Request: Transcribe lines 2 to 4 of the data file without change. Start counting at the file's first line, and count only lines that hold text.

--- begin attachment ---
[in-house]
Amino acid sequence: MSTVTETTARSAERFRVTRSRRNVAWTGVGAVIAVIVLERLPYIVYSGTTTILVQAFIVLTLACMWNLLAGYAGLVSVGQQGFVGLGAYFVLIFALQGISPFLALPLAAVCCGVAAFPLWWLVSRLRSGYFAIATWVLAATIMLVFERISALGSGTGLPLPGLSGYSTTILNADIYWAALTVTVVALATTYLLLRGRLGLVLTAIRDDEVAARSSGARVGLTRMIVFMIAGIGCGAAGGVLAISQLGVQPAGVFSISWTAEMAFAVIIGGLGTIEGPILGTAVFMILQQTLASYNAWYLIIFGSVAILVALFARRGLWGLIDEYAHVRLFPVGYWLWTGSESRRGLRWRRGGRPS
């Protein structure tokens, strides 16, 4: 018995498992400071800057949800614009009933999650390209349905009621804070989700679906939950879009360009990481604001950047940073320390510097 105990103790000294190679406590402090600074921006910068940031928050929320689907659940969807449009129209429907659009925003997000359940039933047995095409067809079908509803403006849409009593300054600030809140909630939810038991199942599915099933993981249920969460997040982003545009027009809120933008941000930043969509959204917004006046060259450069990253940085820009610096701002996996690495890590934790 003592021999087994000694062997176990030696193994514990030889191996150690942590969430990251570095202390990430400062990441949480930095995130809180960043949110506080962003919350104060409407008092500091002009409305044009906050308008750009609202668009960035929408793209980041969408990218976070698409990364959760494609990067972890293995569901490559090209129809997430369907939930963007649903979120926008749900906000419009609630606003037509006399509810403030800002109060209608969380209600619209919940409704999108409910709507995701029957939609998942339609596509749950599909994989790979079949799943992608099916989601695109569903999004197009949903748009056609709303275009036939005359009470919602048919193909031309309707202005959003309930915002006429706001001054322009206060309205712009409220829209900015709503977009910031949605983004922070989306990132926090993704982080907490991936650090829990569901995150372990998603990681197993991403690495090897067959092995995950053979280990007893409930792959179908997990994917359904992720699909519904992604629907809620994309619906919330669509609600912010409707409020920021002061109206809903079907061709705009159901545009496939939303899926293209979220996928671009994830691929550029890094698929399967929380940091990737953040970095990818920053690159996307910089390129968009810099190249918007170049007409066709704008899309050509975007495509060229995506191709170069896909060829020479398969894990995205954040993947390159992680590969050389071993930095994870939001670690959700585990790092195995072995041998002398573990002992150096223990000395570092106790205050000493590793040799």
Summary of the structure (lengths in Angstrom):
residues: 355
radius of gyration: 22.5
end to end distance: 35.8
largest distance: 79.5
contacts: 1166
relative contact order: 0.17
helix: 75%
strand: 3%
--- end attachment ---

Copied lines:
Amino acid sequence: MSTVTETTARSAERFRVTRSRRNVAWTGVGAVIAVIVLERLPYIVYSGTTTILVQAFIVLTLACMWNLLAGYAGLVSVGQQGFVGLGAYFVLIFALQGISPFLALPLAAVCCGVAAFPLWWLVSRLRSGYFAIATWVLAATIMLVFERISALGSGTGLPLPGLSGYSTTILNADIYWAALTVTVVALATTYLLLRGRLGLVLTAIRDDEVAARSSGARVGLTRMIVFMIAGIGCGAAGGVLAISQLGVQPAGVFSISWTAEMAFAVIIGGLGTIEGPILGTAVFMILQQTLASYNAWYLIIFGSVAILVALFARRGLWGLIDEYAHVRLFPVGYWLWTGSESRRGLRWRRGGRPS
């Protein structure tokens, strides 16, 4: 018995498992400071800057949800614009009933999650390209349905009621804070989700679906939950879009360009990481604001950047940073320390510097 105990103790000294190679406590402090600074921006910068940031928050929320689907659940969807449009129209429907659009925003997000359940039933047995095409067809079908509803403006849409009593300054600030809140909630939810038991199942599915099933993981249920969460997040982003545009027009809120933008941000930043969509959204917004006046060259450069990253940085820009610096701002996996690495890590934790 003592021999087994000694062997176990030696193994514990030889191996150690942590969430990251570095202390990430400062990441949480930095995130809180960043949110506080962003919350104060409407008092500091002009409305044009906050308008750009609202668009960035929408793209980041969408990218976070698409990364959760494609990067972890293995569901490559090209129809997430369907939930963007649903979120926008749900906000419009609630606003037509006399509810403030800002109060209608969380209600619209919940409704999108409910709507995701029957939609998942339609596509749950599909994989790979079949799943992608099916989601695109569903999004197009949903748009056609709303275009036939005359009470919602048919193909031309309707202005959003309930915002006429706001001054322009206060309205712009409220829209900015709503977009910031949605983004922070989306990132926090993704982080907490991936650090829990569901995150372990998603990681197993991403690495090897067959092995995950053979280990007893409930792959179908997990994917359904992720699909519904992604629907809620994309619906919330669509609600912010409707409020920021002061109206809903079907061709705009159901545009496939939303899926293209979220996928671009994830691929550029890094698929399967929380940091990737953040970095990818920053690159996307910089390129968009810099190249918007170049007409066709704008899309050509975007495509060229995506191709170069896909060829020479398969894990995205954040993947390159992680590969050389071993930095994870939001670690959700585990790092195995072995041998002398573990002992150096223990000395570092106790205050000493590793040799």
Summary of the structure (lengths in Angstrom):